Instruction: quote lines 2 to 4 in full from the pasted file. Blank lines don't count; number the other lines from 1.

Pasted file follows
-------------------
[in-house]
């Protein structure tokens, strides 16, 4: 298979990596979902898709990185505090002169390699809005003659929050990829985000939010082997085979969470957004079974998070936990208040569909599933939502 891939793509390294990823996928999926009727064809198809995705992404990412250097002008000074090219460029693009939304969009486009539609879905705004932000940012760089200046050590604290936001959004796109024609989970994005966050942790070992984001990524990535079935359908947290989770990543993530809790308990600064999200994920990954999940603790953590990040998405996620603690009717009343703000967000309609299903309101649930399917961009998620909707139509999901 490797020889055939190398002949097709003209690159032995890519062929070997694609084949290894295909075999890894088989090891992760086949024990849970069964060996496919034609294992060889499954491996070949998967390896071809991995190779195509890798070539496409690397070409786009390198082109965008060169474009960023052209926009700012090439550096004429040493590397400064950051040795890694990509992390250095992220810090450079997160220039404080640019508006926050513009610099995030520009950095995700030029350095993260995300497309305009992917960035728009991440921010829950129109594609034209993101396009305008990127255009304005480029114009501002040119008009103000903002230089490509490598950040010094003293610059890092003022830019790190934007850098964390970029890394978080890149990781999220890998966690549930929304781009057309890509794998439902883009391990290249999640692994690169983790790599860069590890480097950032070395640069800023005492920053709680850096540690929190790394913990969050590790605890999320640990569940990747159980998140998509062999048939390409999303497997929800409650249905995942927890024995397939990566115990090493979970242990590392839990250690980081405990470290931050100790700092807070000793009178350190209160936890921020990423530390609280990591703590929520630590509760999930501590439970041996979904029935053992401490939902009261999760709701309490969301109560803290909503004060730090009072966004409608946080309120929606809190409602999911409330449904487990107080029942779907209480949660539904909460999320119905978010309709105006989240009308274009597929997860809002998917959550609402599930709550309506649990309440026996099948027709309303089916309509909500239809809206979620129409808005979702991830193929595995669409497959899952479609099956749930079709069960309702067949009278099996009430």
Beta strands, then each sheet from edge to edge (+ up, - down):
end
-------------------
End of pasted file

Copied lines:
């Protein structure tokens, strides 16, 4: 298979990596979902898709990185505090002169390699809005003659929050990829985000939010082997085979969470957004079974998070936990208040569909599933939502 891939793509390294990823996928999926009727064809198809995705992404990412250097002008000074090219460029693009939304969009486009539609879905705004932000940012760089200046050590604290936001959004796109024609989970994005966050942790070992984001990524990535079935359908947290989770990543993530809790308990600064999200994920990954999940603790953590990040998405996620603690009717009343703000967000309609299903309101649930399917961009998620909707139509999901 490797020889055939190398002949097709003209690159032995890519062929070997694609084949290894295909075999890894088989090891992760086949024990849970069964060996496919034609294992060889499954491996070949998967390896071809991995190779195509890798070539496409690397070409786009390198082109965008060169474009960023052209926009700012090439550096004429040493590397400064950051040795890694990509992390250095992220810090450079997160220039404080640019508006926050513009610099995030520009950095995700030029350095993260995300497309305009992917960035728009991440921010829950129109594609034209993101396009305008990127255009304005480029114009501002040119008009103000903002230089490509490598950040010094003293610059890092003022830019790190934007850098964390970029890394978080890149990781999220890998966690549930929304781009057309890509794998439902883009391990290249999640692994690169983790790599860069590890480097950032070395640069800023005492920053709680850096540690929190790394913990969050590790605890999320640990569940990747159980998140998509062999048939390409999303497997929800409650249905995942927890024995397939990566115990090493979970242990590392839990250690980081405990470290931050100790700092807070000793009178350190209160936890921020990423530390609280990591703590929520630590509760999930501590439970041996979904029935053992401490939902009261999760709701309490969301109560803290909503004060730090009072966004409608946080309120929606809190409602999911409330449904487990107080029942779907209480949660539904909460999320119905978010309709105006989240009308274009597929997860809002998917959550609402599930709550309506649990309440026996099948027709309303089916309509909500239809809206979620129409808005979702991830193929595995669409497959899952479609099956749930079709069960309702067949009278099996009430």
Beta strands, then each sheet from edge to edge (+ up, - down):
end